6 Replies Latest reply on Nov 30, 2009 5:03 PM by itinerant1

    Single in uncertain economic times


      I am divorced, lost my position and I am having a very difficult time finding employement.  It is scarey to be 63 female, unemployed.....is anyone else facing these situations.  I am an attractive, bright educated woman, struggling alone.  Any thoughts, suggestions or comments.



        • Re: Single in uncertain economic times


           I was in Arizona when I managed to get two different jobs after age 60.  That was more than 10 years ago and the Valley was in good economic health. Last year when I returned to AZ, I found the economy was not kind, and I was no longer the most talented kitten in the litter.  Mainly, I was just not ready to retire totally.  My office skills were still good, and I could remember things.

          So I tried the usual employment agencies and happened upon a small agency doing mostly temp jobs, and since I do have some retirement income, I find that occasional temp jobs help with special things.  The other part of not feeling needed, I am going to fill with volunteer stuff - as soon as I have time--don't ask.  I have no idea where the time goes.


          • Re: Single in uncertain economic times


            Sadly, you are not alone. Divorced women are a large percentage of the "new poor". Although it's never happened to me, my mother got married and divorced four times, and I remember how she really struggled when by herself. I've always had the greatest respect for how she picked herself up every time and kept on plugging away. She must have been so terrified at times, but she never showed it and was never bitter about it.

            Most critical is to develop a personal network. Not just social, not just work-oriented (e.g., former co-workers/bosses), but combining both. Try to stay upbeat and interested in what others are doing. Not only do you never know what leads may open up, but it's just good therapy to keep in touch with friends & acquaintances. Remember the good side - no office politics, no dreaded performance appraisals, no exhausting commuting! E-mail is great, but meeting up in person every once in a while is even better, as long as you make sure not to appear pushy or anxious. I'm not big on contacting people by phone unless I'm sure it'll be quick, like confirming an email exchange about having lunch (or just coffee). My jobs were always phone-centric and personal calls needed to be short and to the point.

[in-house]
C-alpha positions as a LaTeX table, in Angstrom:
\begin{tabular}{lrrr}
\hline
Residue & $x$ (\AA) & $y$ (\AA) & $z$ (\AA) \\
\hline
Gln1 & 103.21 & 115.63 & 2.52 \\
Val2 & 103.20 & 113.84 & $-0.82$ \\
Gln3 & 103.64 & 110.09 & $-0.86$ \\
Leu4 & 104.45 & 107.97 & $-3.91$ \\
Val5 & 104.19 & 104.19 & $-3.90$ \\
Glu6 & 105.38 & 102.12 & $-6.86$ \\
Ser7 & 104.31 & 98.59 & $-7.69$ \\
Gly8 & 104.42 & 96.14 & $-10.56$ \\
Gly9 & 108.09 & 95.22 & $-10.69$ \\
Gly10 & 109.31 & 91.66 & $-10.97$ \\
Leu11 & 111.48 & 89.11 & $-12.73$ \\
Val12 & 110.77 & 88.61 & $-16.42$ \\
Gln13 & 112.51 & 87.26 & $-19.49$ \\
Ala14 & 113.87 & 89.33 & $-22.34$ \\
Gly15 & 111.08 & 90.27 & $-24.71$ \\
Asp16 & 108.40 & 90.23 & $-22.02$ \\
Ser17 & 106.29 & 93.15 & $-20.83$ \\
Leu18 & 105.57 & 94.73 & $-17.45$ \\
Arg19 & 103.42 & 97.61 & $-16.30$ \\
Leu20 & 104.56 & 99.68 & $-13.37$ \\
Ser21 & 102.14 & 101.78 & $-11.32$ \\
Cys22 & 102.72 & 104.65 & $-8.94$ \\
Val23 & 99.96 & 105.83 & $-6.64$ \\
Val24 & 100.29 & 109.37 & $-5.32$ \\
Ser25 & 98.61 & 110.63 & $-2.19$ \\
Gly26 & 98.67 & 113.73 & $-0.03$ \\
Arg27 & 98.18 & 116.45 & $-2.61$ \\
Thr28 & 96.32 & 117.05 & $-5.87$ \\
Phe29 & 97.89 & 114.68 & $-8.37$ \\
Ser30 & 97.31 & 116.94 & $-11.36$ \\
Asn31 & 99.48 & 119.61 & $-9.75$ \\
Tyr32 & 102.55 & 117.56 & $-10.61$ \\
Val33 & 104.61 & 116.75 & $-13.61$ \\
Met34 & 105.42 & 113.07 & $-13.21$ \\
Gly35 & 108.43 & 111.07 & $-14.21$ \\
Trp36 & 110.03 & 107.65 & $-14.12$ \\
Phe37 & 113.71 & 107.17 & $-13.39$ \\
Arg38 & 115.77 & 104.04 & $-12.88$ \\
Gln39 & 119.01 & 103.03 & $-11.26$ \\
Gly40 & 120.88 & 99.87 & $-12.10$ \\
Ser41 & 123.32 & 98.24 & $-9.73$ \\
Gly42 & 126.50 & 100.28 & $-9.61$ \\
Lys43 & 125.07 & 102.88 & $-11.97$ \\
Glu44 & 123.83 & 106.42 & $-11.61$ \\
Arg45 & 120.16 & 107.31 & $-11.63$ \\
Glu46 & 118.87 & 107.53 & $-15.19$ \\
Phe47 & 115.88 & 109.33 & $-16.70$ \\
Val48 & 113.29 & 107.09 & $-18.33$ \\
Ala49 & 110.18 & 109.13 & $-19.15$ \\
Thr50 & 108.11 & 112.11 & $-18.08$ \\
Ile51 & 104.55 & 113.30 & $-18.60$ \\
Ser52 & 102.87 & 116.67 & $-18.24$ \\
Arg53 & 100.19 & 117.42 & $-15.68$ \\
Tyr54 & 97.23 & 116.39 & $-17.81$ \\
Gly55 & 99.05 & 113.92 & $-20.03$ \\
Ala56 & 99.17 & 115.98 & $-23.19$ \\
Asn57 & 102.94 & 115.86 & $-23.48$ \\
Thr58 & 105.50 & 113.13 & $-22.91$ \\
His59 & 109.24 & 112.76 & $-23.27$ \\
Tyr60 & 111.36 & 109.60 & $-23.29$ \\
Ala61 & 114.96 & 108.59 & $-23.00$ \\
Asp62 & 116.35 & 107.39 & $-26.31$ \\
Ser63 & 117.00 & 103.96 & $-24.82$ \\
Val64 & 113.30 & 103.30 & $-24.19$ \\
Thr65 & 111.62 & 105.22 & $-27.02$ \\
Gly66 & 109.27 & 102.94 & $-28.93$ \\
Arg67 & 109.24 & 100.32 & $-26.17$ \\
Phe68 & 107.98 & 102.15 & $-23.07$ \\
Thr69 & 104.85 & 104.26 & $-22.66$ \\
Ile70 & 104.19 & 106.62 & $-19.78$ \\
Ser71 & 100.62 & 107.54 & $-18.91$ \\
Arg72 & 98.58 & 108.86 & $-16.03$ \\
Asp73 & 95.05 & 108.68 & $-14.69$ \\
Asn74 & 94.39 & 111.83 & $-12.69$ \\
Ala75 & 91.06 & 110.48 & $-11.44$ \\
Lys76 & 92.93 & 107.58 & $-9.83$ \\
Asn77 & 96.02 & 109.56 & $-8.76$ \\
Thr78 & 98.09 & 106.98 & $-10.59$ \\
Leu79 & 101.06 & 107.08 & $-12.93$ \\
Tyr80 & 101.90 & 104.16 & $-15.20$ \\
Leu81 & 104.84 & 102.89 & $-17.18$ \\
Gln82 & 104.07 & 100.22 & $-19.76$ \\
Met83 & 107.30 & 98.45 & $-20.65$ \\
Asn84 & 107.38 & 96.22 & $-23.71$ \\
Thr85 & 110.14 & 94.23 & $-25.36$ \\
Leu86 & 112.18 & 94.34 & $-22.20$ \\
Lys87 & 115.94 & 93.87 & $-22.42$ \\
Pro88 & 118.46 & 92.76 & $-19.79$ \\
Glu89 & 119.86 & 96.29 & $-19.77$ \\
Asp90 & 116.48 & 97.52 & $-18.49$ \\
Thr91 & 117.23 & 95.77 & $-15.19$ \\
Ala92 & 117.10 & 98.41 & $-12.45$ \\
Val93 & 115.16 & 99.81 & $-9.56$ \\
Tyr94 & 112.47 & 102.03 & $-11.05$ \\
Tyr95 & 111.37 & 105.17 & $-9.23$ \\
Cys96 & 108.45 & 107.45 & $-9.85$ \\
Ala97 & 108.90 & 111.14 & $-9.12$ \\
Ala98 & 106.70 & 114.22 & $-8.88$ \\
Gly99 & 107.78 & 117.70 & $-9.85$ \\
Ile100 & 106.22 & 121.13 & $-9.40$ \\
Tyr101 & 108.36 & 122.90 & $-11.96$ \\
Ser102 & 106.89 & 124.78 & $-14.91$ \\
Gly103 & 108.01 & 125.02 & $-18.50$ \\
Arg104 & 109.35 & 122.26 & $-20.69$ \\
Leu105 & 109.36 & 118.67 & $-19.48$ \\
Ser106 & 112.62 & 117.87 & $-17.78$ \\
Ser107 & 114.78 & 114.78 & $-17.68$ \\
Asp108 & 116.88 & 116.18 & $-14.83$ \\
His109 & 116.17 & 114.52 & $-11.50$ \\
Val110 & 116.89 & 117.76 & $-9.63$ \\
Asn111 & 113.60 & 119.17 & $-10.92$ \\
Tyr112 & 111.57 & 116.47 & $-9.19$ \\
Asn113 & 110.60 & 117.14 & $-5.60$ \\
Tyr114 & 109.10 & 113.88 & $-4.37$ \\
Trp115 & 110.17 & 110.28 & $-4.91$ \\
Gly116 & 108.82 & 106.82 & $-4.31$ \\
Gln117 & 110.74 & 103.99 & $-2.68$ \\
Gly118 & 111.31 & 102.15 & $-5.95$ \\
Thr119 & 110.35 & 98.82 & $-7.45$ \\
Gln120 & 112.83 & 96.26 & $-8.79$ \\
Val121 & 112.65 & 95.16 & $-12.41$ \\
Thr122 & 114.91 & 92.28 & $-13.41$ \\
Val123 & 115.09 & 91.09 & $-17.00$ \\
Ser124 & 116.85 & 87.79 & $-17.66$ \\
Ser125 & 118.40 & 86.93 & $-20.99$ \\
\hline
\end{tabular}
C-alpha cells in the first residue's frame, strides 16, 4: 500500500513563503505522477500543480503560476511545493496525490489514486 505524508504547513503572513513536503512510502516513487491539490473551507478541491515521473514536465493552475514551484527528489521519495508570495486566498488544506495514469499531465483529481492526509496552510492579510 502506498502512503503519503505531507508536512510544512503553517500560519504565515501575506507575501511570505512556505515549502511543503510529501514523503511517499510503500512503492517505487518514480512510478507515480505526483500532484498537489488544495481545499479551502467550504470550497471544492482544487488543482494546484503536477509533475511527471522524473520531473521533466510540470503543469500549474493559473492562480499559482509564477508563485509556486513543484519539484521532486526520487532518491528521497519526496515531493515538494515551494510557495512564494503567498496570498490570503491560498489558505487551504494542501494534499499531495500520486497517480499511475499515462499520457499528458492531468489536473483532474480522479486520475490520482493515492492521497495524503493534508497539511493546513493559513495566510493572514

Is there no church or other social group you can join? Try to make at least one new acquaintance each week.

            Also, be realistic about finances. Find out what kind of charitable services you are eligible for in your area, and USE THEM. False pride is meaningless in your situation. Nobody is going to judge you a failure, the only person who can do that is yourself. Times are hard and people are sympathetic to that. When you need a helping hand, take it. Repayment in kind is a responsibility you can save up. When things get better for you, either return the favor to the person you owe, or perform a random act of kindness for a stranger in need. My DH and I have had plenty of help from others, most of whom never needed repayment. So instead, we try to help friends/family in need, and give generously to charity. Like they say, what goes around, comes around.

            If you have to find or be a roommate, then do so. If you have to take a lower-paying job out of your field, do it. Approach this as not just one problem (finding a job) but a series of smaller problems where maybe you can find solutions to some of these, reducing your stress level. Don't let yourself get overwhelmed. Keep your chin up, and all of us here will be rooting for you!